5 6.5 4.64% of the 15-30 year olds are male. 80 Average for Rundle Mall The ﬁndings show very low ﬁgures concerning young women in the city at night raising the issue of young women possibly avoiding going to the city because it is perceived to be unsafe. Average . It is thought-provoking that the evening situation represents such an unequal distribution of male /females where up to 80% of the registered pedestrians are males. Rundle Mall .5 53 Below: Evening activities on Rundle Street Public Spaces and Public Life . Children and elderly people are poorly represented.80% of the 15-30 year olds are male.Page 67 .the evening situation Children have disappeared from all streets. 50-60% are the 15-30 year olds. Young people (15-30 years) are the most dominant.the midmorning situation The highest number of children at age 0-14 year olds are found at this time of the day. Rundle Mall and Rundle Street show a pattern where young people constitute the biggest group of people walking in the city. while Rundle Street has a better distribution in comparison with the other streets.who are the people using Adelaide city centre.5 34. Rundle Street . At this hour the elderly avoid the overcrowded situation which arises later in the day. The group of elderly is best represented at 11 am where seniors (above 65 year olds) make up to 10% of all pedestrians on Rundle Mall. 35-42% are the 31-64 year olds. The lowest number were registered on Rundle Mall. 9 pm . At 9 pm this group is dominated by males. The situation is most evident on Hindley Street and Rundle Mall. 70 60 50 40 30 20 10 0 0-6 7-14 15-30 Age 31-64 >65 1. Hindley Street . Percent Two main ﬁndings The recordings made on a summer weekday on Hindley Street. 40-55% of all pedestrians are young people between 15 and 30 years. The share of 31-64 year olds is 35-40% which is much the same on all streets. 3-7% are the elderly (+65 year olds).AGE DISTRIBUTION 11 am . 4-5% are children (0-14 year olds). Summary The survey illustrates a very young city with a large share of young people. Of all pedestrians on Rundle Street 72% are between 15 and 30 years.76% of the 15-30 year olds are male. This group is mostly represented in Rundle Mall.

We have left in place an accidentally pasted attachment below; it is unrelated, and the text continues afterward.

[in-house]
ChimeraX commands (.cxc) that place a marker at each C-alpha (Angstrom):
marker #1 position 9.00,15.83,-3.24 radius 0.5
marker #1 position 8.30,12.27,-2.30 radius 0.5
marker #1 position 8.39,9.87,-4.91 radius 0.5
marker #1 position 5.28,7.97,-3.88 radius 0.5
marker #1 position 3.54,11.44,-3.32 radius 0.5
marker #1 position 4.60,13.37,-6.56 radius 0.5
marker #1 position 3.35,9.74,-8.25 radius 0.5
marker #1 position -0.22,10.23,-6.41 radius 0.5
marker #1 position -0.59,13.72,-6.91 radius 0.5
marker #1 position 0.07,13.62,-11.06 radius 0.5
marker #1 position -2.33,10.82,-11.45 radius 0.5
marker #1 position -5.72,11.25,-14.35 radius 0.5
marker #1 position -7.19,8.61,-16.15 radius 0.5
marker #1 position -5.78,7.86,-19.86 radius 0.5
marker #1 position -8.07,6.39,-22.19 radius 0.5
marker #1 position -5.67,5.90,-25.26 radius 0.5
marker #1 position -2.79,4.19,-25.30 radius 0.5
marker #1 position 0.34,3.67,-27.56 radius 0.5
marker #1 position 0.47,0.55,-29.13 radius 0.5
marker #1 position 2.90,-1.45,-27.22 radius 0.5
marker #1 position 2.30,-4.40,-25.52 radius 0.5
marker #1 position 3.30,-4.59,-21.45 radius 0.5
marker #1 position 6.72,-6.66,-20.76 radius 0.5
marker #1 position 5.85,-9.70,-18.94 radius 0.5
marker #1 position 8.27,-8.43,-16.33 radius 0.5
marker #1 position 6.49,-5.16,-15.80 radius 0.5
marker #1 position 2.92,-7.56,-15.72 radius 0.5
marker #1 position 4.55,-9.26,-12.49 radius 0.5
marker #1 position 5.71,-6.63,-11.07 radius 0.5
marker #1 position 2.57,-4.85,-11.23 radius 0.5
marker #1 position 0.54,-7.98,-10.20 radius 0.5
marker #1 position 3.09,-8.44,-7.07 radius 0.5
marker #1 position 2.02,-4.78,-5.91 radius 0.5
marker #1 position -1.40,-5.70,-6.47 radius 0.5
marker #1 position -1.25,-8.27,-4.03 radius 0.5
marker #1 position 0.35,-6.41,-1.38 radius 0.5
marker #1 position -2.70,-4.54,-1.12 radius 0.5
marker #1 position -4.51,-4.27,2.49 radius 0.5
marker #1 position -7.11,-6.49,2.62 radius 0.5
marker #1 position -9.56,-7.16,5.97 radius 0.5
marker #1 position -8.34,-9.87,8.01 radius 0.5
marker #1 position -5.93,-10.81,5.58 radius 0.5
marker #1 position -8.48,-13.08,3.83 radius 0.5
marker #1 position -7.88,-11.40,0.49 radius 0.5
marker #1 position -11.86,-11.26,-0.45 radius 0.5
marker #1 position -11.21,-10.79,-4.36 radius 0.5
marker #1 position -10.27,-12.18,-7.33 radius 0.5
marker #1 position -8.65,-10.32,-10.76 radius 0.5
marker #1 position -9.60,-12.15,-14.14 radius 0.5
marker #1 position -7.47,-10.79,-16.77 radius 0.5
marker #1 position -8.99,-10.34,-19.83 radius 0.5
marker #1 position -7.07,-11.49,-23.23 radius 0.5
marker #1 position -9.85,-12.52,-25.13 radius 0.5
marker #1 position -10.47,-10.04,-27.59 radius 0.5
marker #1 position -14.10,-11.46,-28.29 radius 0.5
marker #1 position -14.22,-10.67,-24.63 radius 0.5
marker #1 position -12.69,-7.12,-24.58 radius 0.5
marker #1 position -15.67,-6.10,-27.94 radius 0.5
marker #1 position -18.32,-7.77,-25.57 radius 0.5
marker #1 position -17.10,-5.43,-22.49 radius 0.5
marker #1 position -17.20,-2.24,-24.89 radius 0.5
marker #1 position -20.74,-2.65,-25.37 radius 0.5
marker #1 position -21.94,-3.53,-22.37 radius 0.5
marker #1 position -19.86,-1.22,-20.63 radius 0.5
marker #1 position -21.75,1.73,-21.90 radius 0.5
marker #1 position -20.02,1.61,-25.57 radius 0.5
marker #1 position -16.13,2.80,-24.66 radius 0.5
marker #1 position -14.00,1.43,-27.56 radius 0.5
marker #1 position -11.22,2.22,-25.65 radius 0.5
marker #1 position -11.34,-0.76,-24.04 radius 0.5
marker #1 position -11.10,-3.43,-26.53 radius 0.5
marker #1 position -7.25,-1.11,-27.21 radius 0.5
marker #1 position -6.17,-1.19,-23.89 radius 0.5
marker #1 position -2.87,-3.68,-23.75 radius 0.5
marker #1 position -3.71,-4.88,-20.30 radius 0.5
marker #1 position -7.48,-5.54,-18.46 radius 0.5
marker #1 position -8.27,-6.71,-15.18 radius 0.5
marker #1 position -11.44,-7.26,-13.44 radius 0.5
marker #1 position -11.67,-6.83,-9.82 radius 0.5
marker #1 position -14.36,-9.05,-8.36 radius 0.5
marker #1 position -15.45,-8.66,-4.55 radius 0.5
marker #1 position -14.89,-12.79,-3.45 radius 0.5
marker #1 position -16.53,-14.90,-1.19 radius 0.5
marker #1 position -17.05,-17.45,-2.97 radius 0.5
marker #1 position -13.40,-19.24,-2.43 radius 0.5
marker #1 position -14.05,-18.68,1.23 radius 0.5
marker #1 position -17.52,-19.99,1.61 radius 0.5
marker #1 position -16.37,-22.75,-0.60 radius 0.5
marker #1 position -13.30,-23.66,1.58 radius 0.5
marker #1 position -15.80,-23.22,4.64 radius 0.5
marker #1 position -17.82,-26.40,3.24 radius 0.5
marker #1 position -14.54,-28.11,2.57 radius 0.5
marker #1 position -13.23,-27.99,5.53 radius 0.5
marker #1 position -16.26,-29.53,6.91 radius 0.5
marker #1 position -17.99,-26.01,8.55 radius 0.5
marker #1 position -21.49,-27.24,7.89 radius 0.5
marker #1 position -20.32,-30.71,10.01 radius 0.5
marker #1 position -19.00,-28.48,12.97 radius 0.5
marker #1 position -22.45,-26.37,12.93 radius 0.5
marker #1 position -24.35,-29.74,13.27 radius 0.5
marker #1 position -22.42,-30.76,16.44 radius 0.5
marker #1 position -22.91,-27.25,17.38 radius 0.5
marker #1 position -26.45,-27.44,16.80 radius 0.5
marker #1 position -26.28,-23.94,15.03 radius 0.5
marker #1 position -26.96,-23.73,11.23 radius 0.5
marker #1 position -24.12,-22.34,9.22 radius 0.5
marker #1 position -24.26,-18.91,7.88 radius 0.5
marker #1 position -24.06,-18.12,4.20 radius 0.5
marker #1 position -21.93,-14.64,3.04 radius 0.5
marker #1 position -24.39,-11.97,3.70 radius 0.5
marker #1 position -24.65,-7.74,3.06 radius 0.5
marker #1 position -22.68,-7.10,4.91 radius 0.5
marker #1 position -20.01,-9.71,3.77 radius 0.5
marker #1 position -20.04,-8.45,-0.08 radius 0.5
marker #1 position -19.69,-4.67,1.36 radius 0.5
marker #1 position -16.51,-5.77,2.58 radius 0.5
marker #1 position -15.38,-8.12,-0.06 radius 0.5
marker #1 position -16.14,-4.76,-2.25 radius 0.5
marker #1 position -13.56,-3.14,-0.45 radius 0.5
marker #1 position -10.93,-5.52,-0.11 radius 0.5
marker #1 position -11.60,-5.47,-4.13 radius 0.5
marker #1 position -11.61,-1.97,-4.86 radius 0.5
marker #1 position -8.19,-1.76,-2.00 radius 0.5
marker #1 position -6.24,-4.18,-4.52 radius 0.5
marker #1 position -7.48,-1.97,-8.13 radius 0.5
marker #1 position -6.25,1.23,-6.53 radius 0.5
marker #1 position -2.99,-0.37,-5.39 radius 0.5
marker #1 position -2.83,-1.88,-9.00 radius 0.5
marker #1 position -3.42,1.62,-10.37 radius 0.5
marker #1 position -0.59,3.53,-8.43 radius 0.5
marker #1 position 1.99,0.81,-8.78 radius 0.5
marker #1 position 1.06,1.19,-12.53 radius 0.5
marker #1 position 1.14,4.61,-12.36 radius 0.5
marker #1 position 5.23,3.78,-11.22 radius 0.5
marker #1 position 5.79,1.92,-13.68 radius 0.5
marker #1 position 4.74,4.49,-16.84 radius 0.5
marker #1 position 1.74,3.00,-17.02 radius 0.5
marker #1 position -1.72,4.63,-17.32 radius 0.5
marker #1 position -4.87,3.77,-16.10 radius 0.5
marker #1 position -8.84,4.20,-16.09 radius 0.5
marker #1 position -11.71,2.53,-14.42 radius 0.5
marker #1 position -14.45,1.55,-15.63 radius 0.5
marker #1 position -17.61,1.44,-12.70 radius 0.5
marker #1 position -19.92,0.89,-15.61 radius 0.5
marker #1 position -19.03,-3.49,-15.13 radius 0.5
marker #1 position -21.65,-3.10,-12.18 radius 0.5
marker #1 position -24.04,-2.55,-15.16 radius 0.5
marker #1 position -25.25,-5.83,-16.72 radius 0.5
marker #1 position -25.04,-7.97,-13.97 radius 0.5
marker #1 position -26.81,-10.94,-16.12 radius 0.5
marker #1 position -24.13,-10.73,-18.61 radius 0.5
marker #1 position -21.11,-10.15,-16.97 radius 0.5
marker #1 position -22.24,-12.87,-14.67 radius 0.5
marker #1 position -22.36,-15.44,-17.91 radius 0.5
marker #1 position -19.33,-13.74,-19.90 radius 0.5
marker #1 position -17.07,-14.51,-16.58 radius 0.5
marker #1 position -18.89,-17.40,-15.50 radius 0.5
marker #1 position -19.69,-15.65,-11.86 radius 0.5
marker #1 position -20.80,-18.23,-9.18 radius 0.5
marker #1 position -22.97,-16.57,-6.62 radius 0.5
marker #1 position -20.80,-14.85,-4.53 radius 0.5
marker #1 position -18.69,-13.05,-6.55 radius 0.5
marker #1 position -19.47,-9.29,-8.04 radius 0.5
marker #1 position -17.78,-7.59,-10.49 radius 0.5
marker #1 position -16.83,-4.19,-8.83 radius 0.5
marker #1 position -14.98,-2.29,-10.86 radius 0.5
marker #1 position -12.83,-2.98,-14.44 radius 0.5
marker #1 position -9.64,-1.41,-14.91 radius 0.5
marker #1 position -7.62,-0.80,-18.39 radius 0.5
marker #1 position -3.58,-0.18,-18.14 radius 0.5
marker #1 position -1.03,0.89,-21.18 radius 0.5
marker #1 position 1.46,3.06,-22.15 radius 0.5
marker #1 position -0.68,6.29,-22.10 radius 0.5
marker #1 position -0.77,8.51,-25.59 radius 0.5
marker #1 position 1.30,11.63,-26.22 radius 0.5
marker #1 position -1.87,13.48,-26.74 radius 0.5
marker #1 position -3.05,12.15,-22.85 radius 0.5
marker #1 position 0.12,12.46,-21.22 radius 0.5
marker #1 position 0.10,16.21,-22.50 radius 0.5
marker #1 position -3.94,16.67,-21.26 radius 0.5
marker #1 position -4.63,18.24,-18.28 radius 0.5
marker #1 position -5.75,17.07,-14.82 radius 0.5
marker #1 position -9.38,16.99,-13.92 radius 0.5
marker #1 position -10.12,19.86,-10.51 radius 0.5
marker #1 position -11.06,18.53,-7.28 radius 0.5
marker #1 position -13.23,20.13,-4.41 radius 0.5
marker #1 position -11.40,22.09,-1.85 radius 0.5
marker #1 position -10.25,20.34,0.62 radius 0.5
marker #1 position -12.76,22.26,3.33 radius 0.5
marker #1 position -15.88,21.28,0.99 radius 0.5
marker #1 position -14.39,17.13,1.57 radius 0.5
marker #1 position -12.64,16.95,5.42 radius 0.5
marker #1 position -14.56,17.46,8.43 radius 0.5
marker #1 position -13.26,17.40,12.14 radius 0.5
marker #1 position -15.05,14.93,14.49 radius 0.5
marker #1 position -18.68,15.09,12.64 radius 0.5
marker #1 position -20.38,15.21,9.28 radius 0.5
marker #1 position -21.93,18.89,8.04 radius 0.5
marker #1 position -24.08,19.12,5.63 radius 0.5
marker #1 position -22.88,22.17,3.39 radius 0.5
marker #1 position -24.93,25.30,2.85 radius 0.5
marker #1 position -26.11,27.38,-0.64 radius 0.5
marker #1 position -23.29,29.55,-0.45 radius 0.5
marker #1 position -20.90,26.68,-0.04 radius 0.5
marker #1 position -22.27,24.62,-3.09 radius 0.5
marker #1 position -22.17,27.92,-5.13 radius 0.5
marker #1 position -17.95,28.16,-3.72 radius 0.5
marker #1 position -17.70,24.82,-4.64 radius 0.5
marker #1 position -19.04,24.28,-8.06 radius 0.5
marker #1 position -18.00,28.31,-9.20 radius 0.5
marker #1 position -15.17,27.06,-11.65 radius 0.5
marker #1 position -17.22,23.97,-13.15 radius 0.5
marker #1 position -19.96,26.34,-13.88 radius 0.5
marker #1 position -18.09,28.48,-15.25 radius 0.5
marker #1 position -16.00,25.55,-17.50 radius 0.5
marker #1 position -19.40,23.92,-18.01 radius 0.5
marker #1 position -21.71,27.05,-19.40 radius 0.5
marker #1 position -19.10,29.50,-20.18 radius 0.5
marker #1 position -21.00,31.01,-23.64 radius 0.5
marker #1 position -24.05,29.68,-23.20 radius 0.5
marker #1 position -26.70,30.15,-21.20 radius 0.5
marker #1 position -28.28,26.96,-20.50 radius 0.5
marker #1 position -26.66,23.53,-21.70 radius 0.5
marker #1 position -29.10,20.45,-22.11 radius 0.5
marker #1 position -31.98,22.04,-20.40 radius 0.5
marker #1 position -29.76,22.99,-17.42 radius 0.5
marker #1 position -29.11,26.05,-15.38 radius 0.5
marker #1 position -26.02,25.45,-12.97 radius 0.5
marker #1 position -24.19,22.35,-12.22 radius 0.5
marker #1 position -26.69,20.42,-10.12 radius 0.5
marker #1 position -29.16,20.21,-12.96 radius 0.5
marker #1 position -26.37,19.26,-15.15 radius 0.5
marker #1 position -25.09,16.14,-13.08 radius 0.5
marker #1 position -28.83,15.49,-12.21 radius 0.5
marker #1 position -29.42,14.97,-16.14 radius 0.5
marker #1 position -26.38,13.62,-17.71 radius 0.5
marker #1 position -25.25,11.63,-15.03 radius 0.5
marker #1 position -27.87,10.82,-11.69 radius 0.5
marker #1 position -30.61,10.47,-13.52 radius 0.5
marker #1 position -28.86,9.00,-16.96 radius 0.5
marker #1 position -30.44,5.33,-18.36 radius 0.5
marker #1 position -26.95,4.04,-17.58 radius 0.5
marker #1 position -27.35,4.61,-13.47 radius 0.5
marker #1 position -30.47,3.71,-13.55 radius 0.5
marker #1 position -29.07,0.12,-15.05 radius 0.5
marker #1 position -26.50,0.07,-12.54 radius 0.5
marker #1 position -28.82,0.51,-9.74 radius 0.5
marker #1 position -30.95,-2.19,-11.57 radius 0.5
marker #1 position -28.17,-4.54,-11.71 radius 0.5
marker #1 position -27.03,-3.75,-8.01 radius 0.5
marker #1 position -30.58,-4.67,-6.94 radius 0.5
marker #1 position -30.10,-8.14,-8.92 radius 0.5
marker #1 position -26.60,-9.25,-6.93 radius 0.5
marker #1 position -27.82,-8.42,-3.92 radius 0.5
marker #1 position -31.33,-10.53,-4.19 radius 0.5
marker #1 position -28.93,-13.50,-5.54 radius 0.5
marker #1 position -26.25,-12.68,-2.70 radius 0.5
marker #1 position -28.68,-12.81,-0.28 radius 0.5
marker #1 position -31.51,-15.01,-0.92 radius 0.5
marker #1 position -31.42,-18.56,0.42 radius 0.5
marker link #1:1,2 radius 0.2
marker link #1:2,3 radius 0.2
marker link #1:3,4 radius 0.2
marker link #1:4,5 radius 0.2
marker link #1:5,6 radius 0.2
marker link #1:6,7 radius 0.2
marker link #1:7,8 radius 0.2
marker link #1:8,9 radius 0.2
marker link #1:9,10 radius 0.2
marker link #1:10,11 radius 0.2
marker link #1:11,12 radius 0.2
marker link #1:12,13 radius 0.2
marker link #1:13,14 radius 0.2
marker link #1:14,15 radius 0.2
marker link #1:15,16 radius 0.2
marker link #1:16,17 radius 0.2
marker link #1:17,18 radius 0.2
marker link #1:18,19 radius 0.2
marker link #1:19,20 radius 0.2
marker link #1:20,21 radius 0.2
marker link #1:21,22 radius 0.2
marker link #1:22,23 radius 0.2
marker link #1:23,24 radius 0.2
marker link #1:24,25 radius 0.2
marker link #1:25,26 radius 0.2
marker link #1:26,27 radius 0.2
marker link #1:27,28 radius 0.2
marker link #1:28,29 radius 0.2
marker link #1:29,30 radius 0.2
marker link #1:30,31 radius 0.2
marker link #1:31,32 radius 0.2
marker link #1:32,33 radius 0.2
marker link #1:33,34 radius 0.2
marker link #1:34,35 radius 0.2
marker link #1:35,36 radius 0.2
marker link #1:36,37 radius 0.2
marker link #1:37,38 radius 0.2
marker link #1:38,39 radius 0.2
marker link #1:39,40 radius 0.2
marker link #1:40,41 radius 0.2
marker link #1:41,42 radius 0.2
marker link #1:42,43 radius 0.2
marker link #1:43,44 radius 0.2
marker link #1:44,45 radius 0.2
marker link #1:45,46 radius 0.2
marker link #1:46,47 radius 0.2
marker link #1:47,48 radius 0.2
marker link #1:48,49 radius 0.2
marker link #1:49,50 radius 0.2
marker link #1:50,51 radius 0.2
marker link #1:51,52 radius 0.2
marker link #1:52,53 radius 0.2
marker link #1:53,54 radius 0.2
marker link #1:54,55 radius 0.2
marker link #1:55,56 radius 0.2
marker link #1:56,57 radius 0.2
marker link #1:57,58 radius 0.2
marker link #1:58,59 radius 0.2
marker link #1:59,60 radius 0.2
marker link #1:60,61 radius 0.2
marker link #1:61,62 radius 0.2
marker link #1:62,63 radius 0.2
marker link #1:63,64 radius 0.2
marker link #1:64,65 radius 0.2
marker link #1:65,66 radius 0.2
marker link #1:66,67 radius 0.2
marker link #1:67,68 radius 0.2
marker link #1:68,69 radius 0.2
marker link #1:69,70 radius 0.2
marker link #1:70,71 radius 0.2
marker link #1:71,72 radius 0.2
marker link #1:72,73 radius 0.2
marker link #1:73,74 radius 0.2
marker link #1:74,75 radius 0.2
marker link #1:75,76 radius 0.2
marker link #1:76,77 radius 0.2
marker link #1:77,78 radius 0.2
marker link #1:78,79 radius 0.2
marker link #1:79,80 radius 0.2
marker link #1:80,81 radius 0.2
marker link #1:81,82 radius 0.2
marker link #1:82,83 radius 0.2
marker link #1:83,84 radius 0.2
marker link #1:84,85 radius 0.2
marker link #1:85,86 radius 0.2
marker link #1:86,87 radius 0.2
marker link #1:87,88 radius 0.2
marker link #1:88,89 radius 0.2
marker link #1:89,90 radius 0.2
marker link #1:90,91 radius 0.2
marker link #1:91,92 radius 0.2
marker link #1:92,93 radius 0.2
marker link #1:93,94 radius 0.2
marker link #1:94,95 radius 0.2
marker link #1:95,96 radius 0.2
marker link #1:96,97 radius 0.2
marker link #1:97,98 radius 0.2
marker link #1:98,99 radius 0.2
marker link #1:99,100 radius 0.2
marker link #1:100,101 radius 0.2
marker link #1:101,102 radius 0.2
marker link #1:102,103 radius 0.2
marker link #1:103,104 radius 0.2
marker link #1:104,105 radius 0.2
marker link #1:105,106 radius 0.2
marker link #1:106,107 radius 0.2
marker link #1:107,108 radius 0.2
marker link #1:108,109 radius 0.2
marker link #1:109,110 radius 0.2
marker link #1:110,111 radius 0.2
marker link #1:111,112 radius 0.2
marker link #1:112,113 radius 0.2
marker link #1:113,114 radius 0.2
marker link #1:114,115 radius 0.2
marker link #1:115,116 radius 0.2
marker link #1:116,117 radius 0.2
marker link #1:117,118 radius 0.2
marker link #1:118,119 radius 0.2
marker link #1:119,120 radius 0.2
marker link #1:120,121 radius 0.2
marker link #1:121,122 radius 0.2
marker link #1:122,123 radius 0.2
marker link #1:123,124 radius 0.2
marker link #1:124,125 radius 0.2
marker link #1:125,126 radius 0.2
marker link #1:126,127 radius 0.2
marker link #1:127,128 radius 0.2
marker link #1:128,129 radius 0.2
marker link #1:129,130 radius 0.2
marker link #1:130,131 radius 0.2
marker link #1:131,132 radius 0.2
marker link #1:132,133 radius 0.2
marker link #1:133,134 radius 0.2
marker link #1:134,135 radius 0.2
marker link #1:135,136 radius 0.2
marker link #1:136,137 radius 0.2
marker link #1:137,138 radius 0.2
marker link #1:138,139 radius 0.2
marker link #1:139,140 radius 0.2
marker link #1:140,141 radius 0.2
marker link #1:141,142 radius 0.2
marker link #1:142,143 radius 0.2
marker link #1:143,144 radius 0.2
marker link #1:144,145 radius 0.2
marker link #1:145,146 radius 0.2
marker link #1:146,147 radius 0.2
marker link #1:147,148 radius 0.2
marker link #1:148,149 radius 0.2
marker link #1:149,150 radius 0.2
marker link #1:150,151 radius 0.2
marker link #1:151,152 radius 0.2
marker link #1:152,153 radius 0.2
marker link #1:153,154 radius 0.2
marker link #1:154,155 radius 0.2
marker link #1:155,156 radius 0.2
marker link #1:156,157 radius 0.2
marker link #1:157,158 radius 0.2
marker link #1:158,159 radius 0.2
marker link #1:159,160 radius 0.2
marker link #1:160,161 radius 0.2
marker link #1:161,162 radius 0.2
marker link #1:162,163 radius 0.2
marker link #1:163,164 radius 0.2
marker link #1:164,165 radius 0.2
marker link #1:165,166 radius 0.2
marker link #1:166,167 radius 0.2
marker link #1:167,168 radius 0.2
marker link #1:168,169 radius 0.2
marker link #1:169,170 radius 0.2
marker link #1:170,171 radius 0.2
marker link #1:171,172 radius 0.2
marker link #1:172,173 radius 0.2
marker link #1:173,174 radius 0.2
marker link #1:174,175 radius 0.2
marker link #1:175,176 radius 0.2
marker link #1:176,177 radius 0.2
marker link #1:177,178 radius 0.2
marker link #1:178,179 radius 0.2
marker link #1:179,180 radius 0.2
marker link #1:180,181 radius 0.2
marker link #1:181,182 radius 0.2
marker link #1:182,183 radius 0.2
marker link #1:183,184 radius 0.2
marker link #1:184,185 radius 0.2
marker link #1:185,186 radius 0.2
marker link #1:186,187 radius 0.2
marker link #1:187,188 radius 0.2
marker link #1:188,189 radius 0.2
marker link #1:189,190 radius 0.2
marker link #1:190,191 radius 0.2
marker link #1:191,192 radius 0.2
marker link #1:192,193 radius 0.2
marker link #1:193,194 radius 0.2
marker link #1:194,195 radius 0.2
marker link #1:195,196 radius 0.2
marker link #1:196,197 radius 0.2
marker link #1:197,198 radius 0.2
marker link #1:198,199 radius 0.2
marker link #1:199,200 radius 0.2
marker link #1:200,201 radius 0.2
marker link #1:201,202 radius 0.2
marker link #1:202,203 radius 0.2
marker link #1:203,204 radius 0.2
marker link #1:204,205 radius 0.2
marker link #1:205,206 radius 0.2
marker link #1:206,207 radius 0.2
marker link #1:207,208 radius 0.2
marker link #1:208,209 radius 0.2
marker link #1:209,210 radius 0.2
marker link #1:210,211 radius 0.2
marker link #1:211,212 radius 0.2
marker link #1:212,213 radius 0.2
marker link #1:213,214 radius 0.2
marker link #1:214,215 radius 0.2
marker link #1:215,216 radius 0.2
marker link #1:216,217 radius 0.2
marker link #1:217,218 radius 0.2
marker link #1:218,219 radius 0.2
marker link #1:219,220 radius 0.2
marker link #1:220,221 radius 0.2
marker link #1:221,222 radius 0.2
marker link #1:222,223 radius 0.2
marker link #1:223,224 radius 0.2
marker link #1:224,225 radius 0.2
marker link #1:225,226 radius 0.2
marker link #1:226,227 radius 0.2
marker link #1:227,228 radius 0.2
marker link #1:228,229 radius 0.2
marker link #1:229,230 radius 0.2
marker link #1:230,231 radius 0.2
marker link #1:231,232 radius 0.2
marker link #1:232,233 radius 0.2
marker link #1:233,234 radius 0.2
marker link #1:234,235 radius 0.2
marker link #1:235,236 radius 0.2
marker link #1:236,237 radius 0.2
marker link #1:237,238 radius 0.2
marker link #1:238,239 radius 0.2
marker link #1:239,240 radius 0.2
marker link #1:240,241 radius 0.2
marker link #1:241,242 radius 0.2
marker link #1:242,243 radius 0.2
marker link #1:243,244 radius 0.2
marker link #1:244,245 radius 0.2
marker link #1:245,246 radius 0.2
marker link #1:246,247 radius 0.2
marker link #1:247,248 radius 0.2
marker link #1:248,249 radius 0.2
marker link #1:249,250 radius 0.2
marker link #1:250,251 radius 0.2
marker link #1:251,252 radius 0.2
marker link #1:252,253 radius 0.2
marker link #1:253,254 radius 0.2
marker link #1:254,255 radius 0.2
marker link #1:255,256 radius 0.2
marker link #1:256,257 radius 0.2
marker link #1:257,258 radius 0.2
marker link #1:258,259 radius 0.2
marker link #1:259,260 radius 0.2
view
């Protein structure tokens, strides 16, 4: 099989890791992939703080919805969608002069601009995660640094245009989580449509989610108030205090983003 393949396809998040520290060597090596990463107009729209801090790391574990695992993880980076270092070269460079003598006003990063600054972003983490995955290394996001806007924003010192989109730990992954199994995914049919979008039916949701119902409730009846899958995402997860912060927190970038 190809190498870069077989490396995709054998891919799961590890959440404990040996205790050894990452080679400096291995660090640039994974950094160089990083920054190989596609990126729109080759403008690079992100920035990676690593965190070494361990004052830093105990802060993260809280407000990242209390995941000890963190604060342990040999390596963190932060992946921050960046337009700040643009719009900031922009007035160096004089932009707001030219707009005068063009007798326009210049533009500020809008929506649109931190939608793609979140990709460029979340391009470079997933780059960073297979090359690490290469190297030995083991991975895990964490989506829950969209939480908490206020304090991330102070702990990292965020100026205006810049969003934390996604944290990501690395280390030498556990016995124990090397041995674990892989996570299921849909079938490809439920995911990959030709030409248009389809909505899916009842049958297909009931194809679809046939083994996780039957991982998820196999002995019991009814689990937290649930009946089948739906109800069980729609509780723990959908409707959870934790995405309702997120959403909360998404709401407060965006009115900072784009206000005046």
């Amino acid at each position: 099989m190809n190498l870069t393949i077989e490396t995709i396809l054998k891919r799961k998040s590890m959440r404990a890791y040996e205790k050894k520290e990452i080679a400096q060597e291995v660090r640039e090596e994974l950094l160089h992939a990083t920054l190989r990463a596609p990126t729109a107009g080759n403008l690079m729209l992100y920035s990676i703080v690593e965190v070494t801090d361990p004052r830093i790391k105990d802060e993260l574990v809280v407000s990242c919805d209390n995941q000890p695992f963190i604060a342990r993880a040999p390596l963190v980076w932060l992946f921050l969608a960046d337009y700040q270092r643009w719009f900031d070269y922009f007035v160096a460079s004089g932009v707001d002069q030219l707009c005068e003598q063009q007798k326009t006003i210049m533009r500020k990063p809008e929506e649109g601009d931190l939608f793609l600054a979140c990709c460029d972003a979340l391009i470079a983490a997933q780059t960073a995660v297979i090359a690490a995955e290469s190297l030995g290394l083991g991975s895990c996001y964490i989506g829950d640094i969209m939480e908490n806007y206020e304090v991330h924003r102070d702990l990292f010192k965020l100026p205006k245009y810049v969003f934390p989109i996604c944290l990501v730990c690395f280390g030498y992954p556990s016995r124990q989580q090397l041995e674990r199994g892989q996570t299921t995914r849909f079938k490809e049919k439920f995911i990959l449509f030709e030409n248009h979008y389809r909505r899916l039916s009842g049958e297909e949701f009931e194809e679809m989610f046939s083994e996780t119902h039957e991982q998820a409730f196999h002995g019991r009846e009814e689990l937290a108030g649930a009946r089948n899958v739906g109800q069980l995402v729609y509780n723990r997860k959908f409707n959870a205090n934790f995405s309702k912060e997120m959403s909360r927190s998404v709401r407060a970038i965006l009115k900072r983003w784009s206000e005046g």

PART 3 .RECOMMENDATIONS .
Create a diverse. Create a beautiful city 6. Create a better city for staying 4. Capitalize on the unique qualities 2. Create a better city for walking 3. safe and lively city Public Spaces and Public Life .Page 69 . Reduce through trafﬁc 5.1.
CAPITALIZE ON THE UNIQUE QUALITIES 1. The Park Lands 3. The wide Streets Public Spaces and Public Life . The ﬁve Squares 4.1.Page 70 . The River 2.